The Wildcats opened National play on June 17 at 6:30 p.m. against Greenwich in the quarterfinals. The Blue and Gold would trail 7-0 through the first 30 minutes of the match. Junior Patrick Clink would breakthrough for the Wildcats’ first and only try and with a Robert Voth conversion, the Cats would tie the match at 7. Voth would hit the game-winning penalty kick around the 55th-minute mark and the Wildcats defeated Greenwich 10-7 to advance to the National Semifinals.
“Bitter disappointment because we wanted to get the proper rest, and it was our second group who went on and saved the day for us,” explains Arbeznik. “We were fatigued and nervous going into day two to face Gonzaga, but a win is a win.”
The Rugby Cats would rematch Gonzaga (DC) in the National Semifinal. The Wildcats faced them ending the regular season against on May 22 in a 38-26 win. Both Jesuit schools would compete for the right to play for a National Title. Gonzaga jumped out early, claiming a 13-0 lead as the Wildcats would start slow in the scorching Kansas City air. “We have had a problem coming out slow all year,” says Lenehan. “We all looked at each other and said we’re not going to let this happen; we became more physical and took over the game.”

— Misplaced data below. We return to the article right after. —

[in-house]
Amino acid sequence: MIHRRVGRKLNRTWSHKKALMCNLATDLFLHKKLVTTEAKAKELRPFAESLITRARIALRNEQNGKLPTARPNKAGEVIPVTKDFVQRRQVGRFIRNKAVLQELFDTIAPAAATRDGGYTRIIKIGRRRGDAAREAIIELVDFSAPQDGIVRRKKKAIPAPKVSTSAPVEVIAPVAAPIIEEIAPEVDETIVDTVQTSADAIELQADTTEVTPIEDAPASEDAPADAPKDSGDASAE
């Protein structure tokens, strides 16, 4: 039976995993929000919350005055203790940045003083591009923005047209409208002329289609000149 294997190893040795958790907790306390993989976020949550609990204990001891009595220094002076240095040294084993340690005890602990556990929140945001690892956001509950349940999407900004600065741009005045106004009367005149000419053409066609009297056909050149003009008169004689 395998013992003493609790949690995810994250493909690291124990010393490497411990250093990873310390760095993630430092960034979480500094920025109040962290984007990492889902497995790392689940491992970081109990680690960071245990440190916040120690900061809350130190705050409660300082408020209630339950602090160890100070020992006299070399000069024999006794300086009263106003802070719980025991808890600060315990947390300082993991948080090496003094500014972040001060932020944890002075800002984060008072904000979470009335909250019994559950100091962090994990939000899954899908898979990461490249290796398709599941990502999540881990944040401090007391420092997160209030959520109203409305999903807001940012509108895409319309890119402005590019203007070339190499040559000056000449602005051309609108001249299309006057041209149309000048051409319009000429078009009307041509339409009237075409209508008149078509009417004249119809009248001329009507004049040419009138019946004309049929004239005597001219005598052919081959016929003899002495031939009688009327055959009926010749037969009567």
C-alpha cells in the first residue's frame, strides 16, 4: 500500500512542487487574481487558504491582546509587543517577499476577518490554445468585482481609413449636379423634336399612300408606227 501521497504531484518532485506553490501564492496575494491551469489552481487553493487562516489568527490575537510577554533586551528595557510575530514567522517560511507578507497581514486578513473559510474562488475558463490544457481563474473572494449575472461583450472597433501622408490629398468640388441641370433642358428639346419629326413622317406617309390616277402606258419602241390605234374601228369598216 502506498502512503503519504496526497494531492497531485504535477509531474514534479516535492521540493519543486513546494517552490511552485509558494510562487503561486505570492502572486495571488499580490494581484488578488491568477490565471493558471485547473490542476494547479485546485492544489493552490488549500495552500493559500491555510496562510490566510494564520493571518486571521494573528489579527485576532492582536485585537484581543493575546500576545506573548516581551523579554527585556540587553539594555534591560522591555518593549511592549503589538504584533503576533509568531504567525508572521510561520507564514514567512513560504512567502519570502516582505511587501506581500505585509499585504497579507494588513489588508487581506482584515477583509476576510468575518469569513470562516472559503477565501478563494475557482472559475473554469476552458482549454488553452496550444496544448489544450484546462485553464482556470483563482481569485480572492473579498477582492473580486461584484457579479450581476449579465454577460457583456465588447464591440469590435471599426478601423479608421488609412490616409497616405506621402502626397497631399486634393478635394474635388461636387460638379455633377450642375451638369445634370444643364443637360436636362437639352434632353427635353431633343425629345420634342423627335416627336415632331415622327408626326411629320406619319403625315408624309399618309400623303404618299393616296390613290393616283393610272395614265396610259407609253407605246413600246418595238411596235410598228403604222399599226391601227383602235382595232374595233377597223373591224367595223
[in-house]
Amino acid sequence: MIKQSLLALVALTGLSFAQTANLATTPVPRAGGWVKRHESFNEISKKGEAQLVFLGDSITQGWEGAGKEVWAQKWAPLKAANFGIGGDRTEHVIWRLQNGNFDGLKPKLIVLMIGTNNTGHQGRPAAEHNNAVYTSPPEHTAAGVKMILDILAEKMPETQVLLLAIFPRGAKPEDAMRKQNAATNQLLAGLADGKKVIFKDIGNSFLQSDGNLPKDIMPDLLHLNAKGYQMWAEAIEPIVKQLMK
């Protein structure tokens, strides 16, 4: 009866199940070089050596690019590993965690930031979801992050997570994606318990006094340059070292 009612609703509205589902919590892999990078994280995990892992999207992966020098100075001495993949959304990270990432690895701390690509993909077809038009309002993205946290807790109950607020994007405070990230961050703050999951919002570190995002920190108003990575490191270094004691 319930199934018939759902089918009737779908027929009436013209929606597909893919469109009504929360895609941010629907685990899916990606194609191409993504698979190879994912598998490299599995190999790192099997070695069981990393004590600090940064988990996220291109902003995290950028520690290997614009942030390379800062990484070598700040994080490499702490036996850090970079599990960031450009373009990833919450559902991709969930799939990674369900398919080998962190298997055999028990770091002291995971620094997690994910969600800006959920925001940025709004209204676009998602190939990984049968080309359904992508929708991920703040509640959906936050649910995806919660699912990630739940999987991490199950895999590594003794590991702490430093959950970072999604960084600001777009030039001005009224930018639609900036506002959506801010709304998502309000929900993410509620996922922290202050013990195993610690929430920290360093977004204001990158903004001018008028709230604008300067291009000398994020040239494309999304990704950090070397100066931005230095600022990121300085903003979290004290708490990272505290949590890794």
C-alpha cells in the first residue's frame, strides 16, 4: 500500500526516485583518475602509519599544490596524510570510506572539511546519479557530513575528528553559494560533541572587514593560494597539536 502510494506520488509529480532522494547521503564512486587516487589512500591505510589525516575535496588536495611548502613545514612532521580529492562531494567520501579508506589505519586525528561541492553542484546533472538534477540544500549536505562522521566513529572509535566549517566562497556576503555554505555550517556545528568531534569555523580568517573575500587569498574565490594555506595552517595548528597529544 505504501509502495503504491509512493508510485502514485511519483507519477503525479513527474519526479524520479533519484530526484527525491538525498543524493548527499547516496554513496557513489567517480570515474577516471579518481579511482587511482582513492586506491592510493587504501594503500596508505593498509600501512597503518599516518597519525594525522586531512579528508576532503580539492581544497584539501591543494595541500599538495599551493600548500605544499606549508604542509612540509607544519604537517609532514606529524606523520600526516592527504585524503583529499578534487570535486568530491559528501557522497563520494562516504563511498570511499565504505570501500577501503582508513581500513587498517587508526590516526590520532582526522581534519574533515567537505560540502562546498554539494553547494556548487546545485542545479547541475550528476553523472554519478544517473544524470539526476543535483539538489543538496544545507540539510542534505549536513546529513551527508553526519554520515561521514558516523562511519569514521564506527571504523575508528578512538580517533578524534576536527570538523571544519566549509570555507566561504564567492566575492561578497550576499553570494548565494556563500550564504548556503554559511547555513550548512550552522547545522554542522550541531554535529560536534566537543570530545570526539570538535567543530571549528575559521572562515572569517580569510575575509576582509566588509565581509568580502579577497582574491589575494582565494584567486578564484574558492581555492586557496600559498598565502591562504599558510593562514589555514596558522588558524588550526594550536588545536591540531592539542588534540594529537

The Wildcats would begin their comeback against their Jesuit counterparts. Trailing by one near the 54th-minute mark of the match sparked the turnaround the Cats were looking for in the semifinal. A 40-meter maul showed the true grit of the Blue and Gold as they would force their way into the try zone and take the lead and not look back. “We got the ball at the halfway point and got into a maul,” explains Tim Putka. “The maul didn’t stop and we finally punched it in.”
The Wildcats scored 26 unanswered points in the 26-13 victory over Gonzaga to advance to the National Championship. “They have the uncanny ability to dig deep,” Arbeznik says. “Our guys rallied off the mat and group two did a great job with their fresh legs and those guys turned the game around.”